Stolen paving trips up disabled

Deon Arendse and Shaun Lemene were among the protesters outside the Bonteheuwel civic centre. They are members of Disabled People South Africa, who complained that they cant use the walkways.

Disabled people protested in the heart of Bonteheuwel over the chronic theft of paving bricks, which leaves uneven ground that is hard for them to move over. Members of the Disabled People South Africa’s (DPSA) Bonteheuwel branch gathered between the two ramps outside the civic centre, holding placards and chanting slogans on Thursday last week. The problem of stolen bricks is not just at the civic centre, however. Most of the bricks around the CBD have been stolen. The protesters said they all had to use the Bonteheuwel CBD area, especially when they went to the South African Social Security Agency (SASSA).

Fagmieda Young, who is wheelchair-bound, said even with the help of someone, she still finds it difficult to make her way through the CBD.

“It has been close to five years now that the area has been like this. On one occasion, I almost tipped over. When I come here to SASSA and send someone inside to ask if one of the officials cannot come outside to speak to me, I am told that they cannot do that. However, it is very difficult to go up the ramp in my wheelchair because of the stolen paving bricks. How many people have not already been hurt because of the condition of this place? It does not only affect the people in wheelchairs – what about those who need to use crutches, or even mothers with their babies in the pram? I would like this to be fixed, but they must come up with a totally different plan – which does not involve paving,” Ms Young said.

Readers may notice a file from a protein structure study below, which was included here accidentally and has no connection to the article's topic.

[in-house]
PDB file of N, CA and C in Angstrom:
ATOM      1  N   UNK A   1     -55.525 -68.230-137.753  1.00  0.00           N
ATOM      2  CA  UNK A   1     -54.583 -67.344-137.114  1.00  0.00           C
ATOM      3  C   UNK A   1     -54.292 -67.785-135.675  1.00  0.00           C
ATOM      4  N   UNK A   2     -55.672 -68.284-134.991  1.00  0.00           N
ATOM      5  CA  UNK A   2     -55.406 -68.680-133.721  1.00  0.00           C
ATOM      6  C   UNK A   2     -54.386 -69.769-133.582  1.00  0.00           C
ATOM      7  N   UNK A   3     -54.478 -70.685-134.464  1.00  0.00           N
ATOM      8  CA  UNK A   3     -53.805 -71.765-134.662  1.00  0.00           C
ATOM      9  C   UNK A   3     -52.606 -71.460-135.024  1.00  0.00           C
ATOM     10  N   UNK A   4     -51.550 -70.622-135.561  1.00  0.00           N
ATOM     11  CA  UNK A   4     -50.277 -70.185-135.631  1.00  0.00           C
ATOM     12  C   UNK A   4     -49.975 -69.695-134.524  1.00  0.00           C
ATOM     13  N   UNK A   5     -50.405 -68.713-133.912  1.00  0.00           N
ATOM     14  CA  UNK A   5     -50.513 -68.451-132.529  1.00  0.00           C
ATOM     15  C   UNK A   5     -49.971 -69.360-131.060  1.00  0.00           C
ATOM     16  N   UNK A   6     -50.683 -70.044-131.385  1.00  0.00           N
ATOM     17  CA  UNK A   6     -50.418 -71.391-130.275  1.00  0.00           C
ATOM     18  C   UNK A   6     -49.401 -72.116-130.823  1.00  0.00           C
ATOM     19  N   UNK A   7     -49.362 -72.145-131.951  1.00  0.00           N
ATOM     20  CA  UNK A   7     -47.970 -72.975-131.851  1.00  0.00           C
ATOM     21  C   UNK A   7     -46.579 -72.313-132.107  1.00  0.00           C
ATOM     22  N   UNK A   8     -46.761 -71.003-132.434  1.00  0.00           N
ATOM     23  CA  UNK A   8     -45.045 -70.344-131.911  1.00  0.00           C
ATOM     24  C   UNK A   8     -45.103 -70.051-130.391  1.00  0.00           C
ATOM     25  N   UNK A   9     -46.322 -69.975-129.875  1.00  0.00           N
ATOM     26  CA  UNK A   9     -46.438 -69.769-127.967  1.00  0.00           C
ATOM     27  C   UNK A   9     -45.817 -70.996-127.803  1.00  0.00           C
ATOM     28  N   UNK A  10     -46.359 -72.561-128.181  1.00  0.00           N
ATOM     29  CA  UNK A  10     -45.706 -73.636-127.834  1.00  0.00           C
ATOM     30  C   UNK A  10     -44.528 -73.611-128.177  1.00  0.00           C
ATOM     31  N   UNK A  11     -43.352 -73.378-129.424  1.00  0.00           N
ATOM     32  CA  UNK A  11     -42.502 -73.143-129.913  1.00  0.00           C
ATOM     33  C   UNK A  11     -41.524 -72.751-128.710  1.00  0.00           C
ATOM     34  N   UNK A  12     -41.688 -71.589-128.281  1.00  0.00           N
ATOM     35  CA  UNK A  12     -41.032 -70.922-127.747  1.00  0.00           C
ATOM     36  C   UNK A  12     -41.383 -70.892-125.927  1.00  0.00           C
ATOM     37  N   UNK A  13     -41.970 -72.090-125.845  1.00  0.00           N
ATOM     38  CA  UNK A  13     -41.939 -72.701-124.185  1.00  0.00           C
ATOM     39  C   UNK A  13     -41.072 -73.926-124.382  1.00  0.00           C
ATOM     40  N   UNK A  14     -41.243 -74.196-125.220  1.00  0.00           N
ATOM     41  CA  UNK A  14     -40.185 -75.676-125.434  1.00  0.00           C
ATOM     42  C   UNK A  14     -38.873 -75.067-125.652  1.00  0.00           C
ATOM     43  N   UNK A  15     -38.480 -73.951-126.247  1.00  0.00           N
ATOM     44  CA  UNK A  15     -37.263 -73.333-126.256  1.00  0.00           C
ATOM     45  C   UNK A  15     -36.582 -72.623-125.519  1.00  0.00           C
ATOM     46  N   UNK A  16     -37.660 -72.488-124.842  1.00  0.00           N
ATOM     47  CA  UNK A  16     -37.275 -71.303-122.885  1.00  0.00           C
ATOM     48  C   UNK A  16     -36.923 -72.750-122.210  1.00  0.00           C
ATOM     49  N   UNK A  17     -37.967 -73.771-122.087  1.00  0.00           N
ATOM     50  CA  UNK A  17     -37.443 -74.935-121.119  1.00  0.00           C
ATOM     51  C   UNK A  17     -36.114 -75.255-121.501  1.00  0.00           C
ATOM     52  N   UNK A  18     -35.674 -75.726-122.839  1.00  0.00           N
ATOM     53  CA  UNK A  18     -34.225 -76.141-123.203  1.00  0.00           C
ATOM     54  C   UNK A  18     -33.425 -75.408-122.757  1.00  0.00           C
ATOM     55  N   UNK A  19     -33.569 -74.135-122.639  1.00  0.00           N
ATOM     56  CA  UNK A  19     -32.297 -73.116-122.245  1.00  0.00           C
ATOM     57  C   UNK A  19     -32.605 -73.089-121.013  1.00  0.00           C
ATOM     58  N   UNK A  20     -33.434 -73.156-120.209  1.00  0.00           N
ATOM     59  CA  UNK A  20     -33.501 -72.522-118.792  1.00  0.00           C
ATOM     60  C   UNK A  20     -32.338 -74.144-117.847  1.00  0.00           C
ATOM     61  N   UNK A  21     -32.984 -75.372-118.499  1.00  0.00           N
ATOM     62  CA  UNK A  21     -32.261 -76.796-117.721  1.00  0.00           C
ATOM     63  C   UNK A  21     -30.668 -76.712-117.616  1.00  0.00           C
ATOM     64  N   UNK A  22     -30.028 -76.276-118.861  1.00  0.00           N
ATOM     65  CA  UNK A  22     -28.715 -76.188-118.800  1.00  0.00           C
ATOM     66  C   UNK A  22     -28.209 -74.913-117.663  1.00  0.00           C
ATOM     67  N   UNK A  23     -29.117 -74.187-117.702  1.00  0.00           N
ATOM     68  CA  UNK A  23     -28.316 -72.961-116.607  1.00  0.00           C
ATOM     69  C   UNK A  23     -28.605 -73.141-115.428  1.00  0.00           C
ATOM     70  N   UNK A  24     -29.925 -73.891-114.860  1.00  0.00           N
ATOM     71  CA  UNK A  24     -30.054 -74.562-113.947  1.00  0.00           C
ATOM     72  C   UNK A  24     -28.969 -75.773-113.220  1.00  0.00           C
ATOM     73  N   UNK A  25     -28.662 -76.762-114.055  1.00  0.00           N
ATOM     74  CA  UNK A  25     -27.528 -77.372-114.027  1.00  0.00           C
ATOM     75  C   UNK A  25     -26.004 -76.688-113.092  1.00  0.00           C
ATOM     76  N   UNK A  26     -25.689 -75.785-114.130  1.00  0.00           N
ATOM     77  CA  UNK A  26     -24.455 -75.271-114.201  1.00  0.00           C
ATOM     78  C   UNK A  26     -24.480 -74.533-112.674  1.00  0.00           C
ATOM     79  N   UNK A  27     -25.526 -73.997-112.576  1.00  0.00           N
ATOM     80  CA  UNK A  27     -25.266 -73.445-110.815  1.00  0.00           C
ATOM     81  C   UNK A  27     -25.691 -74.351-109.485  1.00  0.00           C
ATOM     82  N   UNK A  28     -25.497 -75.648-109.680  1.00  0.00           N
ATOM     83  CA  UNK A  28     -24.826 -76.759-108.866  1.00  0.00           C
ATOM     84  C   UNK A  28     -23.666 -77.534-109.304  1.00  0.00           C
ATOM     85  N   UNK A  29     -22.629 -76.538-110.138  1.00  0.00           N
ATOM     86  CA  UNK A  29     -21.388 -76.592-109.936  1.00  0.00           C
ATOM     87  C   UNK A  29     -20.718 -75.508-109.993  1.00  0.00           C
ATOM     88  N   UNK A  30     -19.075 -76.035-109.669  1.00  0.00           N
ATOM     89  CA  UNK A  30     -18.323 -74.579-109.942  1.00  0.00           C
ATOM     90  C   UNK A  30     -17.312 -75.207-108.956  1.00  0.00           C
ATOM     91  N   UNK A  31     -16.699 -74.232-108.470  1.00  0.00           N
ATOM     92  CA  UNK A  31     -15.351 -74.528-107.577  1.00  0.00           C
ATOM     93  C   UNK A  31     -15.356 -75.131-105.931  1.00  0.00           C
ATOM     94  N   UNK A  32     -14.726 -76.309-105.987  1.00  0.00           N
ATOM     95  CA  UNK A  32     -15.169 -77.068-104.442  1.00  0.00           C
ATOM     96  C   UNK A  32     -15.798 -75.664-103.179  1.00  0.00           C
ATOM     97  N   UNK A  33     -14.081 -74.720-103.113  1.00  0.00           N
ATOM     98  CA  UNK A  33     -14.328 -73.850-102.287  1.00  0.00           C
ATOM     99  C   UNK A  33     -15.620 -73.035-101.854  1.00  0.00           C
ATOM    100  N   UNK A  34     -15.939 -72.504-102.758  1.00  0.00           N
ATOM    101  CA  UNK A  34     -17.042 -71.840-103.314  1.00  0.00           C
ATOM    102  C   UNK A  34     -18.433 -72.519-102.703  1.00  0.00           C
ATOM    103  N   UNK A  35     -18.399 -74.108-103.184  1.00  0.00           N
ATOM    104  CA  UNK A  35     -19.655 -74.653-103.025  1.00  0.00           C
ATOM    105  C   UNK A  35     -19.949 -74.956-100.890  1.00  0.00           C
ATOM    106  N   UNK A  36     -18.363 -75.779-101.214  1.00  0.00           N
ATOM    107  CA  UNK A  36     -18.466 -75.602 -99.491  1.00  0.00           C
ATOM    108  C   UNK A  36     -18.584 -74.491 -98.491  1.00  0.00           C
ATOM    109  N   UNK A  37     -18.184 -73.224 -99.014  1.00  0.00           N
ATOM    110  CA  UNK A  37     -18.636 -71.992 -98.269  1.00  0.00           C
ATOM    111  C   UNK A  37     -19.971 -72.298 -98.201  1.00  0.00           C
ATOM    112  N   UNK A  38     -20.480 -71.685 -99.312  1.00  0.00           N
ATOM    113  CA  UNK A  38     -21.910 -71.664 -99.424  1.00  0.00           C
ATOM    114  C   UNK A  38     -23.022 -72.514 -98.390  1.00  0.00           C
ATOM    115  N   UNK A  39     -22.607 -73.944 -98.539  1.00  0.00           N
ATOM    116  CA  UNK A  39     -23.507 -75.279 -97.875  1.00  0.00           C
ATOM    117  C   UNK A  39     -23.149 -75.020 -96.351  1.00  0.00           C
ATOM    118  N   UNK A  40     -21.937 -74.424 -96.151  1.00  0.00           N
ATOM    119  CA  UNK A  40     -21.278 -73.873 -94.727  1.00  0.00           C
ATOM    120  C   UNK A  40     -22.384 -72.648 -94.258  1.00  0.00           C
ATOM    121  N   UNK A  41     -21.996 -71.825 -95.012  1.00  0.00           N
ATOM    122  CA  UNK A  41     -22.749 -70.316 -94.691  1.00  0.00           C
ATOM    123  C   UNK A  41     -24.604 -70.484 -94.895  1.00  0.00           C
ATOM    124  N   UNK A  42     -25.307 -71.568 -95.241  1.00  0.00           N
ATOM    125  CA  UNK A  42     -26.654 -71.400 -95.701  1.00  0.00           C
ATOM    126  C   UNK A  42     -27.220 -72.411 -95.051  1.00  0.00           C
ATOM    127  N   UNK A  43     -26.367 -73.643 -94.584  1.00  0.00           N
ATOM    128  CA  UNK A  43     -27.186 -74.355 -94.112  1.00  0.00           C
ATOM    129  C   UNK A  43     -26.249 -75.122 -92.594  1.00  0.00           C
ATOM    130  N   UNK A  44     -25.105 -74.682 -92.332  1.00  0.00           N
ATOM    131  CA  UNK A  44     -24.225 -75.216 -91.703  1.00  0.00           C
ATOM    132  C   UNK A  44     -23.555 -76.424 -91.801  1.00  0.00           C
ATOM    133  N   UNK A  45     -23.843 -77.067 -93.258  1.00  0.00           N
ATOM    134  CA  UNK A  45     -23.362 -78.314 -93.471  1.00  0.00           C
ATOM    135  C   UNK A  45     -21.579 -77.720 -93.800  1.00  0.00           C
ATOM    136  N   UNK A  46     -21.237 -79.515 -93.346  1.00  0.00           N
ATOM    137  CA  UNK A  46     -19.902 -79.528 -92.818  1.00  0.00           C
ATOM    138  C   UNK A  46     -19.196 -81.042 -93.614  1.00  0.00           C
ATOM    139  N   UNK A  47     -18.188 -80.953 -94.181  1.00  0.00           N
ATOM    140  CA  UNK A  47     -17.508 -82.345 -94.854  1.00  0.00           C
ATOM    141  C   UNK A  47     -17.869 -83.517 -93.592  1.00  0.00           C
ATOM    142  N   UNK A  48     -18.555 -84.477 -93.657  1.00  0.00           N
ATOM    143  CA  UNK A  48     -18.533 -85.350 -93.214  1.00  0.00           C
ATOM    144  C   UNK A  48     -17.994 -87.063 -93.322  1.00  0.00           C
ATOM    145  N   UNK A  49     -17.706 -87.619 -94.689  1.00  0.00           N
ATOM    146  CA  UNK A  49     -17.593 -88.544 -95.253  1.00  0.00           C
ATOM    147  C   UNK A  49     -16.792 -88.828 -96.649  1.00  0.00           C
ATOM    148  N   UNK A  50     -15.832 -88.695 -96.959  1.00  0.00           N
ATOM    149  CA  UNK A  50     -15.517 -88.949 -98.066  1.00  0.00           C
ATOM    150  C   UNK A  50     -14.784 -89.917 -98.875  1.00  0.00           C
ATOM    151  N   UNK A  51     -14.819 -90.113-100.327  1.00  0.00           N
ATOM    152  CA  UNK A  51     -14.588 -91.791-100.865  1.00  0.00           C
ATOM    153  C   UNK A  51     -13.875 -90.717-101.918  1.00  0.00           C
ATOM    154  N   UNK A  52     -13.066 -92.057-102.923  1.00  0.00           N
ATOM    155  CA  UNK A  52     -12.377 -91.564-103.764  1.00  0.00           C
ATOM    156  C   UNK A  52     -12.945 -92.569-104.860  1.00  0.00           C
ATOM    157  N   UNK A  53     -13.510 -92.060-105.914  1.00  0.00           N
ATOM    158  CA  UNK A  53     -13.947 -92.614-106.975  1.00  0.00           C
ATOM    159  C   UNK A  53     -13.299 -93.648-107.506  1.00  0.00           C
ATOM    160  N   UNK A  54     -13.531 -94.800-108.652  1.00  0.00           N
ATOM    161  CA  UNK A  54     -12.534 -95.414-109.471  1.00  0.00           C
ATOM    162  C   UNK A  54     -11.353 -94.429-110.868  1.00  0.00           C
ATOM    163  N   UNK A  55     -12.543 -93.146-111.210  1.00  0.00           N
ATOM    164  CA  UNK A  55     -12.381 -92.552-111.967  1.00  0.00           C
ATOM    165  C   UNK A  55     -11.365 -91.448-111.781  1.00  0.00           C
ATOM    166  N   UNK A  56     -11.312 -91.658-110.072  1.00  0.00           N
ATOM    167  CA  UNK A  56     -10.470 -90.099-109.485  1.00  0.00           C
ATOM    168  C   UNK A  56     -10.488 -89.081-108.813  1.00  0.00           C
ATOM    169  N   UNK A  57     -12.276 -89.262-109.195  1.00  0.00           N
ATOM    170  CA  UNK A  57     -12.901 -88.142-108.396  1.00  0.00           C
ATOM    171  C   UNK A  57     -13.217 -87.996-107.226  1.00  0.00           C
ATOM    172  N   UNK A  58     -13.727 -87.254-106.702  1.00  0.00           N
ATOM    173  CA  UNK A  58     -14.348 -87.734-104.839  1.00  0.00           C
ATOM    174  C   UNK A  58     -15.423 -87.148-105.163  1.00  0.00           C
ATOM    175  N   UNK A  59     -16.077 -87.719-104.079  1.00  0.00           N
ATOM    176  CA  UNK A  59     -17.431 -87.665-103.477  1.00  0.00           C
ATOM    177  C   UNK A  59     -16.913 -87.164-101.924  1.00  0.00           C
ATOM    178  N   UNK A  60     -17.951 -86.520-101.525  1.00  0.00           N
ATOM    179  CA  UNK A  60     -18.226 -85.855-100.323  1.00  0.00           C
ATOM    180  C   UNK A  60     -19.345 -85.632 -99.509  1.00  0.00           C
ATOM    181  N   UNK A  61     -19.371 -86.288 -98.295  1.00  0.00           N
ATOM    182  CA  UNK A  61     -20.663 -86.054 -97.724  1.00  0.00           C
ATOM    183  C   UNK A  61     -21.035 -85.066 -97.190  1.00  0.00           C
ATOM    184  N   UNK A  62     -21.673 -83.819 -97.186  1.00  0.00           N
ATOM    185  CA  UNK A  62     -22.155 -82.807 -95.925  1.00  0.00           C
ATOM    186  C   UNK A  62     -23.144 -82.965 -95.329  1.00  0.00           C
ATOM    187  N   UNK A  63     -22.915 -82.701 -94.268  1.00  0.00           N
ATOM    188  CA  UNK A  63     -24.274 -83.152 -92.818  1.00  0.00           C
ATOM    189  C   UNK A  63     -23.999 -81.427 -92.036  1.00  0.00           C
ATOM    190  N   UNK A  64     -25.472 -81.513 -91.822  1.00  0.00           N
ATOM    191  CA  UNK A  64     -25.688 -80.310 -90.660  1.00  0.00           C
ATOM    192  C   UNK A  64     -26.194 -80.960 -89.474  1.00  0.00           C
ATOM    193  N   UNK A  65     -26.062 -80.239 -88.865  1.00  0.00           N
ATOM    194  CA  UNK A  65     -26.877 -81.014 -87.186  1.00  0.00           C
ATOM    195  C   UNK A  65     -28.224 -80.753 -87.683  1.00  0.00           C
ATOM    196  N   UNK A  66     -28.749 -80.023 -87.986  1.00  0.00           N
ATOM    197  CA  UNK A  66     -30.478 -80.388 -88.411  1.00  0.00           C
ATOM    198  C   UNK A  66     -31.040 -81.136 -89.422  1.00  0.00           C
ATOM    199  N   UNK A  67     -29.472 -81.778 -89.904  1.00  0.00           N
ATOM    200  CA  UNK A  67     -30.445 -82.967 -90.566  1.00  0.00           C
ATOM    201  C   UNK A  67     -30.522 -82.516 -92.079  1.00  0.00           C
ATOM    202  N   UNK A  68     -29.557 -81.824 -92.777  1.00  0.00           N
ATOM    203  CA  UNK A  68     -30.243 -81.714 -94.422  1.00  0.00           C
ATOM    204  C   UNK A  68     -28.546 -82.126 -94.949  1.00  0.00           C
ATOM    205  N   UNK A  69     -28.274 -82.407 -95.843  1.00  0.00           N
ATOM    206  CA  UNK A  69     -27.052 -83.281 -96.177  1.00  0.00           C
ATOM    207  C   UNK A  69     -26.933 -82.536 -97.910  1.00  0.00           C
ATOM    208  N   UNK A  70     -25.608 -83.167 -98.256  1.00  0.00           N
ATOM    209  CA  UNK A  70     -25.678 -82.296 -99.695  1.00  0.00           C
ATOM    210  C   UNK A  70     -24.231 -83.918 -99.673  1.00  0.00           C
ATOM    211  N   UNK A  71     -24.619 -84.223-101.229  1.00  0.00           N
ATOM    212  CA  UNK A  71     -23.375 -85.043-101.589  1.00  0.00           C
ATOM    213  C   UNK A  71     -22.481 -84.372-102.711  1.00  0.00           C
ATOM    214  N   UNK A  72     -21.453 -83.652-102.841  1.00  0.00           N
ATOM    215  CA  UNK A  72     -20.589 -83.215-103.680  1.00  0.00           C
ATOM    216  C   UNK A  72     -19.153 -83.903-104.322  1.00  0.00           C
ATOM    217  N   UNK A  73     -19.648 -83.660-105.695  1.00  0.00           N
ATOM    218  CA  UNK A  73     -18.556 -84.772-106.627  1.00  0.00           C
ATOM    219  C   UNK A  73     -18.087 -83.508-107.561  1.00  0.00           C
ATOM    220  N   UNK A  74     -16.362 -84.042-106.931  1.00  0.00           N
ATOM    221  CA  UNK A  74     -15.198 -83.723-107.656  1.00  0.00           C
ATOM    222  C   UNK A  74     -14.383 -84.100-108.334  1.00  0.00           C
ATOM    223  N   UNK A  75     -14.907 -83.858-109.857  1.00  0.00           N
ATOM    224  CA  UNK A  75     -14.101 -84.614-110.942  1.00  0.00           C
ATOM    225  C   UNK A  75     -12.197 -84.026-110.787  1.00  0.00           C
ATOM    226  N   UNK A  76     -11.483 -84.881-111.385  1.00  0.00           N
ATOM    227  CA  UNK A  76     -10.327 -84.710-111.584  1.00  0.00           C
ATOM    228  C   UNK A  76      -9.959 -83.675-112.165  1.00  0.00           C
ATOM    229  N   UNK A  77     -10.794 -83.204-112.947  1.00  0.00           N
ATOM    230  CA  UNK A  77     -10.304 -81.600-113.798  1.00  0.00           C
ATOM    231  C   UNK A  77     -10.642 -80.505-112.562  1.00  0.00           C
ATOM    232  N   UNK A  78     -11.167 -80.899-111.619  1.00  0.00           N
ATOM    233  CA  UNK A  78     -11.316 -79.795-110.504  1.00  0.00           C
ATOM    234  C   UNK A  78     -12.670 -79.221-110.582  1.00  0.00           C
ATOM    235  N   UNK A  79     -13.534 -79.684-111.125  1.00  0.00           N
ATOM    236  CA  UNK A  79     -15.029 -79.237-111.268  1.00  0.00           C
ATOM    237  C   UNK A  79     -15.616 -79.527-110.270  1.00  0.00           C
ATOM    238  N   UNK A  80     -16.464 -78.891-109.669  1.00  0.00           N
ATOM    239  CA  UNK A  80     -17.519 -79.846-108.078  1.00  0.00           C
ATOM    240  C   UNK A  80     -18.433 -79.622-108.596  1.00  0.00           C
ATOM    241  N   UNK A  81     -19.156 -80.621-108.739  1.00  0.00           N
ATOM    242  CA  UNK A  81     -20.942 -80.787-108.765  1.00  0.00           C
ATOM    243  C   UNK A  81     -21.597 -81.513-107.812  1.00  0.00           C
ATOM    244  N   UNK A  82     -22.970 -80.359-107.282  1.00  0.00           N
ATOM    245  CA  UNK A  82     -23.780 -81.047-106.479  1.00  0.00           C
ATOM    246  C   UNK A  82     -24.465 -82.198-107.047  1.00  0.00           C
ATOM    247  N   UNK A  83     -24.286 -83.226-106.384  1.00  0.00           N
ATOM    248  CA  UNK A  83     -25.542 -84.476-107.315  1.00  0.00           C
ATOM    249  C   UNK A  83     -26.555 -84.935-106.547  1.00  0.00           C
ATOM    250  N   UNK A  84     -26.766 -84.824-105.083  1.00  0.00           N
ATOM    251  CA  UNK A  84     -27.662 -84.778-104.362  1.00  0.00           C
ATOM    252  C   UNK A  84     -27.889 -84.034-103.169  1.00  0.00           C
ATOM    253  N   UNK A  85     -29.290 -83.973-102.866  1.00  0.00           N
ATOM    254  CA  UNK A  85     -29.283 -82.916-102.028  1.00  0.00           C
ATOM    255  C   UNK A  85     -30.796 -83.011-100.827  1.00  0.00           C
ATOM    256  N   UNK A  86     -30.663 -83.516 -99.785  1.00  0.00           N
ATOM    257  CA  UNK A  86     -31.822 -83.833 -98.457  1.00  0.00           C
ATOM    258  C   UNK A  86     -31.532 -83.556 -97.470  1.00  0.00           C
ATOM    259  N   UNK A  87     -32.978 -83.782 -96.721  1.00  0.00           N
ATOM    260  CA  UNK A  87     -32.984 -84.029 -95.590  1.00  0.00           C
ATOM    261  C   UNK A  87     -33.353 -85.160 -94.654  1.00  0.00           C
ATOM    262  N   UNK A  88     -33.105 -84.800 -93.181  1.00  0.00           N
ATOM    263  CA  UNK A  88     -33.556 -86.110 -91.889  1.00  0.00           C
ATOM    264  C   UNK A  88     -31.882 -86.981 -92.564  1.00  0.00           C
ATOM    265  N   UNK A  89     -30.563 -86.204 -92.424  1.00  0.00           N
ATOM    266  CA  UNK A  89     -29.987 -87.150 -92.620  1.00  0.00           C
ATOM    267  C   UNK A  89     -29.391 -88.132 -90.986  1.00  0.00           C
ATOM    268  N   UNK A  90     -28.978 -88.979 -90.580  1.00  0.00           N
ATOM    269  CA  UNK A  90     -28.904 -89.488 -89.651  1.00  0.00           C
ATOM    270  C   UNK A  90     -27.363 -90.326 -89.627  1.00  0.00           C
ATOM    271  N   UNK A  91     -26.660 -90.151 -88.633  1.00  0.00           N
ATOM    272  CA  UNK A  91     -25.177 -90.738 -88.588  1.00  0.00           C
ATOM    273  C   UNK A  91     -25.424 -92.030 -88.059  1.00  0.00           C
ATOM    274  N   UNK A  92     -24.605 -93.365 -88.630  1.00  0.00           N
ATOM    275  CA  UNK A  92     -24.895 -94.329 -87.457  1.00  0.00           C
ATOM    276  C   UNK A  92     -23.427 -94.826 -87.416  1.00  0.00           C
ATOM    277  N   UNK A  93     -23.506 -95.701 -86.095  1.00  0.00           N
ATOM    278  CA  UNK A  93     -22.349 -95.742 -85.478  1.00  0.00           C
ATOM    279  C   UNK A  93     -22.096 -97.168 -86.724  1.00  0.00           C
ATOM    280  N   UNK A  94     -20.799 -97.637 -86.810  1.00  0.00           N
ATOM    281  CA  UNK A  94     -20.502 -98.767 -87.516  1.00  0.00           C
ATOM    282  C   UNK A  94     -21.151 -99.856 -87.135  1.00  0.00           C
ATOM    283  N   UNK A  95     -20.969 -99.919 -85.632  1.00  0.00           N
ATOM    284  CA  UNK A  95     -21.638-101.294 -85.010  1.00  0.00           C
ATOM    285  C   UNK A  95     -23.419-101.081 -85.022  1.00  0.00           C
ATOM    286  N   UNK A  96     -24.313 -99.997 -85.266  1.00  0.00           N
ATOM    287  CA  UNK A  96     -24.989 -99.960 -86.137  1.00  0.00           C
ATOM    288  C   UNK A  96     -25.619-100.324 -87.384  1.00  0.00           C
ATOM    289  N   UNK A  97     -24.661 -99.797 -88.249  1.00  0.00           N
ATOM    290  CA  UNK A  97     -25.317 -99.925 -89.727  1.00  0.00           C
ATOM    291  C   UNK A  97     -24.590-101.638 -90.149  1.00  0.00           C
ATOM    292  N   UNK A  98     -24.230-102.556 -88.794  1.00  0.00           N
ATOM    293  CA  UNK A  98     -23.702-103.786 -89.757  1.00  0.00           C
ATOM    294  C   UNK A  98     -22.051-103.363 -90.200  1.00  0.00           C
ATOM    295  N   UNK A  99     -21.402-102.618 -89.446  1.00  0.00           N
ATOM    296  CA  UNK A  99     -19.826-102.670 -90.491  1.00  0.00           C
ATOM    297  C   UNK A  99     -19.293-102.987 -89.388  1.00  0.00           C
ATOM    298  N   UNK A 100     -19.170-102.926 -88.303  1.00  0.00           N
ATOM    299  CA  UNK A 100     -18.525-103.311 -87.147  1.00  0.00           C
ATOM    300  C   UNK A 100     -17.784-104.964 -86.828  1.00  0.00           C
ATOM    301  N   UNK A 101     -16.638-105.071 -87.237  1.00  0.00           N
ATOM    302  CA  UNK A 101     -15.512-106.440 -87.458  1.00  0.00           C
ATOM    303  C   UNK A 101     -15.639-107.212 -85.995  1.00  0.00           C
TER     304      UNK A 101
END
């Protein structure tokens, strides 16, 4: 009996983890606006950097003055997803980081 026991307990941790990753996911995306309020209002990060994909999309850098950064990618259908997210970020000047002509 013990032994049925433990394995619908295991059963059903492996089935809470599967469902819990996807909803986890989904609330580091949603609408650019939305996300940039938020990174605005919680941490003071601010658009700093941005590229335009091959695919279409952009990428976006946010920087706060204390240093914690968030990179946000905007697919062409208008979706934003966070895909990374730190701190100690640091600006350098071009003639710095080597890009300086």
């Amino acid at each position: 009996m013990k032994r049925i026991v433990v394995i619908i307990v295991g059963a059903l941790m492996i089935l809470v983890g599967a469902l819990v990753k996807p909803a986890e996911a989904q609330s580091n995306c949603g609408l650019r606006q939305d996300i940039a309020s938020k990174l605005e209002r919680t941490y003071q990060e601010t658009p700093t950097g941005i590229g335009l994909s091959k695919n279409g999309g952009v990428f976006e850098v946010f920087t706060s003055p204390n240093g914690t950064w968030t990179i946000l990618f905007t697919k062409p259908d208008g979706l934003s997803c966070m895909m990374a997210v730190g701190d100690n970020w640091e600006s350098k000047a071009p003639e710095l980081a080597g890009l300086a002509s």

John Abrahams echoed Ms Young’s sentiments, adding: “Even if you should fall here, the securities (guards) at the civic centre do not help you at all. Some people are not strong enough to lift a person who fell from their wheelchair. It’s not right that one at times gets hurt while coming to the people who are supposed to assist you. And if you get hurt outside, and go to the day hospital for help – not even there you get the treatment you deserve. They must build shorter ramps. I am epileptic. Why do they not let go of the paving and put on a tar mix so that it is not stolen?”

Deon Arendse said he feels like his movements are restricted, and at times, he has to take a detour that is very far from where he needs to be.

“We can’t go anywhere around her. The thieves leave huge holes because of the stolen bricks. As my wiel vasskop, dan kan ek uitval. In fact, it happened to me three times already. I am paralysed from the waist down. Sometimes I have to wait up to 30 minutes to get someone’s attention to help me get back in my wheelchair after I have fallen out. Not everyone is also strong enough to help me get back in it. Not all of us who use wheelchairs are fortunate enough to have someone to help us get around. We are now also forced to take a long route to get to the shop, and it’s dangerous to make use of the road to get to where you want to be. The City of Cape Town can fix roads for cars, but they cannot fix this area to make it more convenient for us. These stolen bricks are being sold for as little as R1 each, and it is sad that there is a market out there for it,” Mr Arendse said.

Shahied Africa said all their members are unhappy about the state of the ramp and the area around the civic centre.

“Our members and the rest of the community make use of this facility, and it has been in a dilapidated state for five years now. How can the City of Cape Town claim to be a caring city, but it seems they do not care about the disabled. We don’t want excuses, but solutions. This is also not political – it’s about human rights, which include access to buildings, especially when people need to see officials at SASSA.

Ward 50 councillor, Angus Mckenzie, said R70 000 was approved from his ward allocation to have walkways cemented or tarred in the CBD.

“An in-house contractor will be appointed soon,” he said.